16.) Prawn – Kingfisher
Without exception, the best emo and post-hardcore LPs of 2014 were also the most ambitious; and Prawn’s brilliant, magisterial Kingfisher is no exception. The album sounds great – nothing new for a band as attentive to sound and structure as Prawn is – but it also boasts incredible, honest-to-god songs. “First As Tragedy, Second As Farce” features the curling propulsion of Moneen or the most agile spans of The Devil and God Are Raging Inside Me, but also leaves plenty of room for Tony Clark’s clever melodies. Elsewhere, “Thalassa” arrives as one of the best songs of the year by filling out the New Jersey band’s surround-sound post-emo with Graceland horns and some of the most precise, thrilling use of quiet-LOUD dynamics we’ve heard in a while, all built around one of Clark’s best, most effortless hooks. Kingfisher found Prawn making one of the year’s most thoughtful pop records without sacrificing one iota of their carefully whittled sound.
15.) Braid – No Coast
Take the album title either way – a celebration of the midwest or a statement of dogged, earnest principles – and it’ll still apply to the excellent, long-awaited comeback LP from Michigan emo godfathers Braid. That the band still manages its careful balance of melody and mathematics is welcome news. That Braid have also added to that sound by doubling down on the compelling dynamic between singers Bob Nanna and Chris Broach, and letting their songs breath and expand, is even better. Take album opener “Bang”, an airy, translucent three minutes that leaves room for both Nanna’s rounded baritone and Broach’s spiky tenor, allowing one to fill out the other. Suddenly there is new balance to what Braid does, a pliant, tuneful middle ground between the brusque angularity of The Age of Octeen and Hey Mercedes’ Every Night Fireworks. The rest of the LP follows suit, making No Coast feel like where Braid would have ended up anyway, fourteen-year gap or not. No Coast just might end up being Braid’s finest achievement.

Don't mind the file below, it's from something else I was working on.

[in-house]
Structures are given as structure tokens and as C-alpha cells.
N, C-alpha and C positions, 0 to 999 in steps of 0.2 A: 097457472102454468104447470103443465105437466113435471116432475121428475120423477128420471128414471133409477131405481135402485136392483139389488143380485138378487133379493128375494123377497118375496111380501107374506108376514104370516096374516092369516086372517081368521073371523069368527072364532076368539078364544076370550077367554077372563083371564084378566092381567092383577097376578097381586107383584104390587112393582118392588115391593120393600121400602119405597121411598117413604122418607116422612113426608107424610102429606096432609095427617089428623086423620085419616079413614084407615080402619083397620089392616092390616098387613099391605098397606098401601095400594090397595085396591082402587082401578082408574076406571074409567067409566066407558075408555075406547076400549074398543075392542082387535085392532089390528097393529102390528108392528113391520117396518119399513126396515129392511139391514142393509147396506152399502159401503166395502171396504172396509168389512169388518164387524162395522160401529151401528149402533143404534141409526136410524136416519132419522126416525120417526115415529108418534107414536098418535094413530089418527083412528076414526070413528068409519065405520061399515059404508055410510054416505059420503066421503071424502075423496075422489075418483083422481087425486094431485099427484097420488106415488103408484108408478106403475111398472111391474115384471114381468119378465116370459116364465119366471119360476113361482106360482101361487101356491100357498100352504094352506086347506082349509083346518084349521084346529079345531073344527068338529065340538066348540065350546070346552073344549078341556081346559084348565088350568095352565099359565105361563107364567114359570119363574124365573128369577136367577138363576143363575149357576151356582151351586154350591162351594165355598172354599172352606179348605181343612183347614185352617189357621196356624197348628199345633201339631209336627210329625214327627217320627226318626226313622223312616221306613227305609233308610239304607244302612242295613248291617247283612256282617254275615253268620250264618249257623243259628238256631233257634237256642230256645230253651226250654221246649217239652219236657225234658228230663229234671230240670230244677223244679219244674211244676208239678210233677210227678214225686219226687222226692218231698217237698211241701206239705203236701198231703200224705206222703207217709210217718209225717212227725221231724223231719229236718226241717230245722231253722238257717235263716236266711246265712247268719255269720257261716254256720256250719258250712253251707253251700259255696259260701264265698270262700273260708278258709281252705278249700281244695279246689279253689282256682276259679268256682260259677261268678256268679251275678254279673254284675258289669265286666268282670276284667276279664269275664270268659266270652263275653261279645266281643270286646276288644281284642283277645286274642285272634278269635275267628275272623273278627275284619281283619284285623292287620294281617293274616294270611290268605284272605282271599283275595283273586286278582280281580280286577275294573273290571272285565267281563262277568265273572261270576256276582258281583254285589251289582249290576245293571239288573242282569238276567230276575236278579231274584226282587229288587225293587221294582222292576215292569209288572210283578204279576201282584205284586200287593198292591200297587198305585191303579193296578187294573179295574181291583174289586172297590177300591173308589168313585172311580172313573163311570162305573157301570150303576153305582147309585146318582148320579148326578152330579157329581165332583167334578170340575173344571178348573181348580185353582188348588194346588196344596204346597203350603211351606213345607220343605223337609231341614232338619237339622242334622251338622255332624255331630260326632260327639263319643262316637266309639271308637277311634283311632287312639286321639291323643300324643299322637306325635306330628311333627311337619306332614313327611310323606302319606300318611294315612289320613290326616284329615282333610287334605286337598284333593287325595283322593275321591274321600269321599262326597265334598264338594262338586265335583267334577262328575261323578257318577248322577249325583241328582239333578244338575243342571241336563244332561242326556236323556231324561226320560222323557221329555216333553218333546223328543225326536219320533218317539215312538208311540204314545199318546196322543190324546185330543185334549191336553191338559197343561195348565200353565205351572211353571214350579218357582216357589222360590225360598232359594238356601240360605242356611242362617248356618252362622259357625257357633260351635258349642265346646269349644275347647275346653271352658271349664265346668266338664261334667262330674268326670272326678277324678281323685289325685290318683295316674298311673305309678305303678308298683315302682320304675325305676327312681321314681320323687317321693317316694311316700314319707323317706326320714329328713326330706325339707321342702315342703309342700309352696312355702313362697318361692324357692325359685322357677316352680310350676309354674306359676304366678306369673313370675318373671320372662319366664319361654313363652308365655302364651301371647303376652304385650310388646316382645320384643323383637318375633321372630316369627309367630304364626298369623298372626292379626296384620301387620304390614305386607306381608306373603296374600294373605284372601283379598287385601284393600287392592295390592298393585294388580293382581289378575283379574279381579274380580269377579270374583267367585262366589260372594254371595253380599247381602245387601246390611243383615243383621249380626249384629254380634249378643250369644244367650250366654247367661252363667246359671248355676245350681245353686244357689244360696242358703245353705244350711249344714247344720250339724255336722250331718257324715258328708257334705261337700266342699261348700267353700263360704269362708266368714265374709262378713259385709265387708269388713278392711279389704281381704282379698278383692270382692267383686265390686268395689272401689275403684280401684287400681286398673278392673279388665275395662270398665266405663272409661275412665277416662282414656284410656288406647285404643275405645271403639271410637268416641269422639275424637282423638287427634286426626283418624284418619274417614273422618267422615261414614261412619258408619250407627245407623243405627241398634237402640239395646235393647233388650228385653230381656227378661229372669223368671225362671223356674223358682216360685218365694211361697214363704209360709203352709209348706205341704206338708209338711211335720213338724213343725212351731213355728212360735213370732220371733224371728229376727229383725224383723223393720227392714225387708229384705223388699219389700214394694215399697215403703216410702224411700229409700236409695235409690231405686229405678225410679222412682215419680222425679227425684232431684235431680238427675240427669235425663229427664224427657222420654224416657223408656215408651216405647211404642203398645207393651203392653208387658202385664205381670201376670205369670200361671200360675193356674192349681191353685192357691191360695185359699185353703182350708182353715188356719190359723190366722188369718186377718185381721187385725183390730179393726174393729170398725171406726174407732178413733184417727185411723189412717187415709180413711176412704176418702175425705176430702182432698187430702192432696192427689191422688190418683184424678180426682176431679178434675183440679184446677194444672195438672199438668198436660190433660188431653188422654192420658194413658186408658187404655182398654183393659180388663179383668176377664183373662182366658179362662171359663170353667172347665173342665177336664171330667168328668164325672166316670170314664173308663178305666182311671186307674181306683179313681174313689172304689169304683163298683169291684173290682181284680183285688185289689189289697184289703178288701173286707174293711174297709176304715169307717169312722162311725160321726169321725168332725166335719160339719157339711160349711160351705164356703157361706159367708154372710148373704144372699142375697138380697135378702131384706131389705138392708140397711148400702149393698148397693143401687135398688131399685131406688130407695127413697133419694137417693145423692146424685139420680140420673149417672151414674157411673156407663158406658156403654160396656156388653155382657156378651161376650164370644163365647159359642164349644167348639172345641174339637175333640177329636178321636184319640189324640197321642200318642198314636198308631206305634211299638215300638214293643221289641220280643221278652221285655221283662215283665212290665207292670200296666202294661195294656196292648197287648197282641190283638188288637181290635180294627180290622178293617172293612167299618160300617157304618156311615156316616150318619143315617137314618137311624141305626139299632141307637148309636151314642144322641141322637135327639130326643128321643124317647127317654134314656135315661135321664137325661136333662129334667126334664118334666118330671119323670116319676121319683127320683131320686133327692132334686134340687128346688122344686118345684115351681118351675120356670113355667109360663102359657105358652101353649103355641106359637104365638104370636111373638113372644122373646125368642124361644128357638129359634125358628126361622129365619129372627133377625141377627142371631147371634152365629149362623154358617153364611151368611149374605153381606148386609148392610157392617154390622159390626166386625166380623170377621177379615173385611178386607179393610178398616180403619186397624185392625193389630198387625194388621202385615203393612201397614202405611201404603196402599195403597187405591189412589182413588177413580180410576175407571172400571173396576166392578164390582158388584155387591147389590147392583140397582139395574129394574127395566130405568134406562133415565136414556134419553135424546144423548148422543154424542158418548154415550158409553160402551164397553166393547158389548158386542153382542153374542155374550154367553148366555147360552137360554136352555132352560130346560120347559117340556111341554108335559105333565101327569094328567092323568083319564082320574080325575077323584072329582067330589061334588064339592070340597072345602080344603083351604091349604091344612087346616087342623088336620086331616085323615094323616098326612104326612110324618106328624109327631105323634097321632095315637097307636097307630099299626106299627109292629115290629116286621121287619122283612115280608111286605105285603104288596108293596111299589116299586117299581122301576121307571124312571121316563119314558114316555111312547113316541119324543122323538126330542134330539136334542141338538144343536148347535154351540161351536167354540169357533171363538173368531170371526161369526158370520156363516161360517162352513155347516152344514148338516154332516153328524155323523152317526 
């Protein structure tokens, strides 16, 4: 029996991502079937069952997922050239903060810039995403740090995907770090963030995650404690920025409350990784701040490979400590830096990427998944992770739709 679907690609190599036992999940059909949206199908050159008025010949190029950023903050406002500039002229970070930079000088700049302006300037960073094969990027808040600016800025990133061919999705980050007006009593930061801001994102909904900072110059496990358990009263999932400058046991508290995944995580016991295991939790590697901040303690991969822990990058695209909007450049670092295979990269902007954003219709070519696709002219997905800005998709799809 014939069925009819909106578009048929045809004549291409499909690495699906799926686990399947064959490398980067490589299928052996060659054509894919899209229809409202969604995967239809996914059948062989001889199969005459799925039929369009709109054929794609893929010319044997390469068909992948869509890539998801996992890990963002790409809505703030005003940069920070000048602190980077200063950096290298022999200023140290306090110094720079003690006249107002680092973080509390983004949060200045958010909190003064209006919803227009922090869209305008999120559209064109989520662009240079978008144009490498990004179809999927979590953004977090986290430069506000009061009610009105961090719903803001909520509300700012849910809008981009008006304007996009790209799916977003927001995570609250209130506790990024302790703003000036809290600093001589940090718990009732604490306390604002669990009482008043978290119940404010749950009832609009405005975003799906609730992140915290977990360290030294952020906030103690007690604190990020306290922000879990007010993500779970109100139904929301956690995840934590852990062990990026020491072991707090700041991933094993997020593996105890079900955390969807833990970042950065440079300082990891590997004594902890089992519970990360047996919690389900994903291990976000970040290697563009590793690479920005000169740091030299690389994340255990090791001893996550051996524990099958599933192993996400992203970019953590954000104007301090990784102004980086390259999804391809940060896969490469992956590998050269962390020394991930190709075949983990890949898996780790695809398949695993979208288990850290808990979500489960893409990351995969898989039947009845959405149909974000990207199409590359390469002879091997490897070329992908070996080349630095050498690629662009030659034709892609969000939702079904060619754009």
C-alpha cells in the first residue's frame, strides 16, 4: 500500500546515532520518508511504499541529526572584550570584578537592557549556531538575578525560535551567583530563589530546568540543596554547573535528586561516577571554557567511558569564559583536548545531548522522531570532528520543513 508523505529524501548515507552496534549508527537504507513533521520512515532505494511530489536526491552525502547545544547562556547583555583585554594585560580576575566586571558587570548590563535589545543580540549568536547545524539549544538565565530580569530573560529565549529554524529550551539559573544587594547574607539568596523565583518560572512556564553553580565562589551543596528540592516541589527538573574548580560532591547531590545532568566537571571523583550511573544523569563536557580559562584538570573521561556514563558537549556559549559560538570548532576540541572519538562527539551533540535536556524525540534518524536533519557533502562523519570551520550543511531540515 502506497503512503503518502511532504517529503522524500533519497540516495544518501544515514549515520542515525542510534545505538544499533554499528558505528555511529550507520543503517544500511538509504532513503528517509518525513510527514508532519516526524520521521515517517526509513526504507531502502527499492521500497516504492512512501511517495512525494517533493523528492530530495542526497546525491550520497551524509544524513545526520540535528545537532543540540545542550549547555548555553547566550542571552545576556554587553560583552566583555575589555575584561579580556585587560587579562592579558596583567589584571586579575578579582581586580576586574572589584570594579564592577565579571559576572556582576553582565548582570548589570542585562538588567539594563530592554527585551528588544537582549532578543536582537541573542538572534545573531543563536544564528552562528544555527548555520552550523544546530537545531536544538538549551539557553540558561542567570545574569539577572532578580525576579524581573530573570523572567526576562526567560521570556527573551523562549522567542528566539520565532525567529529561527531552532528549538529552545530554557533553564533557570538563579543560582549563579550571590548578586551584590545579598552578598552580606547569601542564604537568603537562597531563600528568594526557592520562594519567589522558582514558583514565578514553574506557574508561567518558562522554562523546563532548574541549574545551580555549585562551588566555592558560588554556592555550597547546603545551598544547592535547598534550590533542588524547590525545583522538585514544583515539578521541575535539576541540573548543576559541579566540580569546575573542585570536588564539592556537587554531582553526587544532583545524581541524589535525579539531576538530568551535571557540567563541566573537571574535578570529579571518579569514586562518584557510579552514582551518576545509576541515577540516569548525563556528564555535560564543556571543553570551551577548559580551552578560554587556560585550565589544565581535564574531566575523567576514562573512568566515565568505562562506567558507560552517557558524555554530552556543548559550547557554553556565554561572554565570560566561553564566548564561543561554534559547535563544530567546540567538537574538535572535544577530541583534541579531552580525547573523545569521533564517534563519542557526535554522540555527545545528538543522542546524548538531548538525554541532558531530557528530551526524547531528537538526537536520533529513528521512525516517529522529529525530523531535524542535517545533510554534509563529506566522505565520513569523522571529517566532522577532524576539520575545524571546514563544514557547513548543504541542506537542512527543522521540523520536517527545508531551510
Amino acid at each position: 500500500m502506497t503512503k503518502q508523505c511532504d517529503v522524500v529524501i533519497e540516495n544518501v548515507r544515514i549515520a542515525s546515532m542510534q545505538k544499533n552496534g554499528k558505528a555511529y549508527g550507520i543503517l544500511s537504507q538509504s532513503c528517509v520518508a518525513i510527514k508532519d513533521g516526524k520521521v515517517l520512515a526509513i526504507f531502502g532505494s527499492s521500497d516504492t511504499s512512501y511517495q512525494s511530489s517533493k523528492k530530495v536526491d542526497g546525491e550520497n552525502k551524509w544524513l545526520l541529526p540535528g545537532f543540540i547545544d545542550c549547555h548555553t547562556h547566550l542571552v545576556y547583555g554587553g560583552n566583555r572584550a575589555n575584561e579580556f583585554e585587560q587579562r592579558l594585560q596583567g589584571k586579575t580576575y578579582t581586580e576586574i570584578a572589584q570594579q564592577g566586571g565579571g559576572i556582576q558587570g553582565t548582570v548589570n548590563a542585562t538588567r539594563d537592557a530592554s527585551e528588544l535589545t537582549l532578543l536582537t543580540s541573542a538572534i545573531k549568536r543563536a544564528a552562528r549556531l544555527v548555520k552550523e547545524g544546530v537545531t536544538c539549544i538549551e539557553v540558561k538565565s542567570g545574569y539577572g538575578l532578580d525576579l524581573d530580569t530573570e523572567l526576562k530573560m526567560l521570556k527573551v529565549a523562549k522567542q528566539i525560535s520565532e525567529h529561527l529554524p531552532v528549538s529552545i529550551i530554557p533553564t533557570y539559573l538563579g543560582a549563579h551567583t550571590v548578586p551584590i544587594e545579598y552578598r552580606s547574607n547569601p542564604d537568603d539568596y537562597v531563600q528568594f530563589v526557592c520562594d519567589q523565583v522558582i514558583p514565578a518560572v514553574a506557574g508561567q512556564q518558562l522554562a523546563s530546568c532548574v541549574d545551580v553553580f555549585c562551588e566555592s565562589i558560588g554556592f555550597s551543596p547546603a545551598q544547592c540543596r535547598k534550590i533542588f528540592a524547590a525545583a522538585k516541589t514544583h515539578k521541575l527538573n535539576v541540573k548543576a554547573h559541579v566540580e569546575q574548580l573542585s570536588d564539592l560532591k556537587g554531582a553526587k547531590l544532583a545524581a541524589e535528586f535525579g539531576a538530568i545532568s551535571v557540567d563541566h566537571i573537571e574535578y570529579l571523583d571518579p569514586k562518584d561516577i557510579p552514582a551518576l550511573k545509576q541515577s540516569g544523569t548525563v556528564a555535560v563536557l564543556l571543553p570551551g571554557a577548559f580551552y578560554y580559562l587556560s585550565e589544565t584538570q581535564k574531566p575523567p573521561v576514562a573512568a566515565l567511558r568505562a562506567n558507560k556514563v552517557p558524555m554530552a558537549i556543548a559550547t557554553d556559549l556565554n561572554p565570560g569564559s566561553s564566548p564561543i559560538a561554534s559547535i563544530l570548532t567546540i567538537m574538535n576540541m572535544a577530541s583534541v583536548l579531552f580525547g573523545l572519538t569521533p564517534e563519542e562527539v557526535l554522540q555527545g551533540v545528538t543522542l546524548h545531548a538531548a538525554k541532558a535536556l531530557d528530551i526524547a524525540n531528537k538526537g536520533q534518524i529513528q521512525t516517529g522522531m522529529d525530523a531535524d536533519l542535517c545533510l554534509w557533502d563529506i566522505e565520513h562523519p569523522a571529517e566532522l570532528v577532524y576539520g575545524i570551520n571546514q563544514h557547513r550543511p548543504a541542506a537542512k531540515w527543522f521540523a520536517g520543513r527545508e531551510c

14.) United Nations – The Next Four Years
Gargantuan and ferocious, sharp yet betwitchingly atmospheric, The Next Four Years, the second LP from punk supergroup United Nations, is about as perfect as a modern hardcore LP gets. The record ranges from the epic grinding of album-opener “Serious Business” (a song whose quick movements bely its elephantine hugeness) to the 80s hardcore sprint of “False Flags” to the early-Refused athleticism of “Music for Changing Parties.” The album’s very real ambitions ultimately serve to amplify the band’s very real sense of joy in its own sharp instincts for a certain brand of monumental, finely wrought punk rock. Few albums offered such a fine balance of the intellectual and the kinetic as The Next Four Years.
13.) Tinashe – Aquarius